AN ARREST has been made following the news that 106 million Americans have had their personal details stolen in a breach of financial services specialist Capital One.
Paige Thompson was taken into custody after boasting about the hack, said to be one of the biggest in banking history and the second 'biggest breach' it has been involved in. That said, it's far from the first and won't be the last.
The breach appears to have been centred on the applications process, with basic details like names, addresses and phone numbers being swiped.
Also accessed are dates of birth, credit scores, credit limits, balances, payment history and contact information. However, fortunately, it doesn't seem like too many sensitive financial details were taken, though it seems scraps of transactions were scraped for a few days over a three year period.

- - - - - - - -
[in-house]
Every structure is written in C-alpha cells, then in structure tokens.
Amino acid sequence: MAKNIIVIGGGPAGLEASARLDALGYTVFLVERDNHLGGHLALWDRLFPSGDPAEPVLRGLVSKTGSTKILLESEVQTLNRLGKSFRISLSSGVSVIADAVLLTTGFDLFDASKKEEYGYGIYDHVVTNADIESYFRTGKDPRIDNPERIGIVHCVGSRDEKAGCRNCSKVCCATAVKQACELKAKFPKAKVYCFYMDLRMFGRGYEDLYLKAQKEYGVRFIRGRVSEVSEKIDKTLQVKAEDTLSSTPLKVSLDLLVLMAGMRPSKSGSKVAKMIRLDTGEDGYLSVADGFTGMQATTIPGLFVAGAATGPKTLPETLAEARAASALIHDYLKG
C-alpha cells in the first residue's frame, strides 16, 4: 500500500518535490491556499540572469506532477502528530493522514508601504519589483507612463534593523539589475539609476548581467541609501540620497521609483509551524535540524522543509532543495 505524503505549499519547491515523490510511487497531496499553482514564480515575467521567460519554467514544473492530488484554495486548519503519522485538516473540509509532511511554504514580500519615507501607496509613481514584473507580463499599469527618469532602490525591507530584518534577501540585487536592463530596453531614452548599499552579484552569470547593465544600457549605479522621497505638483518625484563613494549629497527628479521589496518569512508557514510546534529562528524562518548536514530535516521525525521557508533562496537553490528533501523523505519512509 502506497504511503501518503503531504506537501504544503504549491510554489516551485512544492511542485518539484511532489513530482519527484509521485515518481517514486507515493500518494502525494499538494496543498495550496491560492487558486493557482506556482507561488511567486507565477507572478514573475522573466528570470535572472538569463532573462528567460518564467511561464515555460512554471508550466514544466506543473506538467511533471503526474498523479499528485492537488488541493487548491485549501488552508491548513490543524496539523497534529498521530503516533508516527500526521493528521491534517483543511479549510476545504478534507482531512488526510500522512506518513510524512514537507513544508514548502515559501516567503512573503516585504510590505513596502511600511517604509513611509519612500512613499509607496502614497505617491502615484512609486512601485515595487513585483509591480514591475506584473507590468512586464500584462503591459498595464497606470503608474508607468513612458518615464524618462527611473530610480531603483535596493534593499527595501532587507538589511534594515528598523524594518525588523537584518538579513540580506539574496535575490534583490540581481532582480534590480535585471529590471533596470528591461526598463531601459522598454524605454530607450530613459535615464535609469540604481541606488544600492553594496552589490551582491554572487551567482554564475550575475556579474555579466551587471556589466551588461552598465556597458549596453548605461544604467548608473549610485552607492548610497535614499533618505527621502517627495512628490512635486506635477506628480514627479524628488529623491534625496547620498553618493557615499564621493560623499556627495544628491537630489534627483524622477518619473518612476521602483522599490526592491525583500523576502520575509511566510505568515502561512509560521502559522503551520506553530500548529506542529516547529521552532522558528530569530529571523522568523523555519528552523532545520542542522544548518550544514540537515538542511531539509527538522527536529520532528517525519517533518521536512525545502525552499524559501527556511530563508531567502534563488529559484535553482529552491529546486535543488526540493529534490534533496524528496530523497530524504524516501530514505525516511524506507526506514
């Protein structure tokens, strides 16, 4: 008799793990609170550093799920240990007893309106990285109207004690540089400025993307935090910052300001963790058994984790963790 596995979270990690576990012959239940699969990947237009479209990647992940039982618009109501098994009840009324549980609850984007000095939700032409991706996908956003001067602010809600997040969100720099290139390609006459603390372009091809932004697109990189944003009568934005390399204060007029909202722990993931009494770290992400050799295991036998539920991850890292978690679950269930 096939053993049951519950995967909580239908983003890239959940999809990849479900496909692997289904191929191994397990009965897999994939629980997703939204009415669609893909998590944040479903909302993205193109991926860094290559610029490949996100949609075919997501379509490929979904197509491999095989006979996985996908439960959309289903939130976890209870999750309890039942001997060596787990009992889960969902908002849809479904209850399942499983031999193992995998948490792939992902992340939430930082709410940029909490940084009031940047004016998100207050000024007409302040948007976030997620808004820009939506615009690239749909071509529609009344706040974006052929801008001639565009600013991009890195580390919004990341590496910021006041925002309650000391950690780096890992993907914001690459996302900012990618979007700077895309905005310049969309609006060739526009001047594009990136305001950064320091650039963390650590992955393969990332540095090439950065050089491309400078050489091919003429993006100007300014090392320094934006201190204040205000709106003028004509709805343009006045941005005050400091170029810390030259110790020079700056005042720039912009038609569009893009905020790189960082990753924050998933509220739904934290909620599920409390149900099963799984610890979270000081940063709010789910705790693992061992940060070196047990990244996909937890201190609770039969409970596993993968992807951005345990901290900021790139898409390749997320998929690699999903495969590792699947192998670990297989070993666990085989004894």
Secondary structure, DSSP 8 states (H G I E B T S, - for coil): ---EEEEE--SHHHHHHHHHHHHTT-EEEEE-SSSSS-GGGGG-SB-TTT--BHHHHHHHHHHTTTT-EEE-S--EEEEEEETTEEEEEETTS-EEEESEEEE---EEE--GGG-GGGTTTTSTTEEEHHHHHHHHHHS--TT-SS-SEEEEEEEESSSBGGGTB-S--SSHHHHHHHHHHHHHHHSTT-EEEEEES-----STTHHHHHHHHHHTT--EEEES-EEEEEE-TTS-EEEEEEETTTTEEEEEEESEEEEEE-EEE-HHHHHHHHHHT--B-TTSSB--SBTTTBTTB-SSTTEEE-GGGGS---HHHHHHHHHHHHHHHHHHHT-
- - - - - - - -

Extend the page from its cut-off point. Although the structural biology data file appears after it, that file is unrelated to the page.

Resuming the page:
Around 140,000 social security numbers and 80,000 bank account numbers linked to accounts were swiped in the US, with a further million (yes, million) social insurance numbers in Canada.
Capital One Chairman Richard Fairbank said in a statement: "While I am grateful that the perpetrator has been caught, I am deeply sorry for what has happened.
"I sincerely apologise for the understandable worry this incident must be causing those affected and I am committed to making it right."
Capital One has said it doesn't think the data could be used for fraudulent purposes but has contacted all affected customers and is offering free credit monitoring and identity protection services, usually offered as a bolt-on.
It's not thought the company's operations, including those in the UK where the firm is a major credit card supplier, have been affected.
Ms Thompson, 33, made an initial court appearance on Monday charged with computer fraud and abuse.
It seems she was cocky enough to post about her conquest on GitHub (of all places) where a whistleblower reported her. If found guilty, Ms Thompson faces up to five years in federal prison and a fine of up to $250,000 (£204,000 and dropping fast, cheers Boris). A full hearing is set for Thursday. μ
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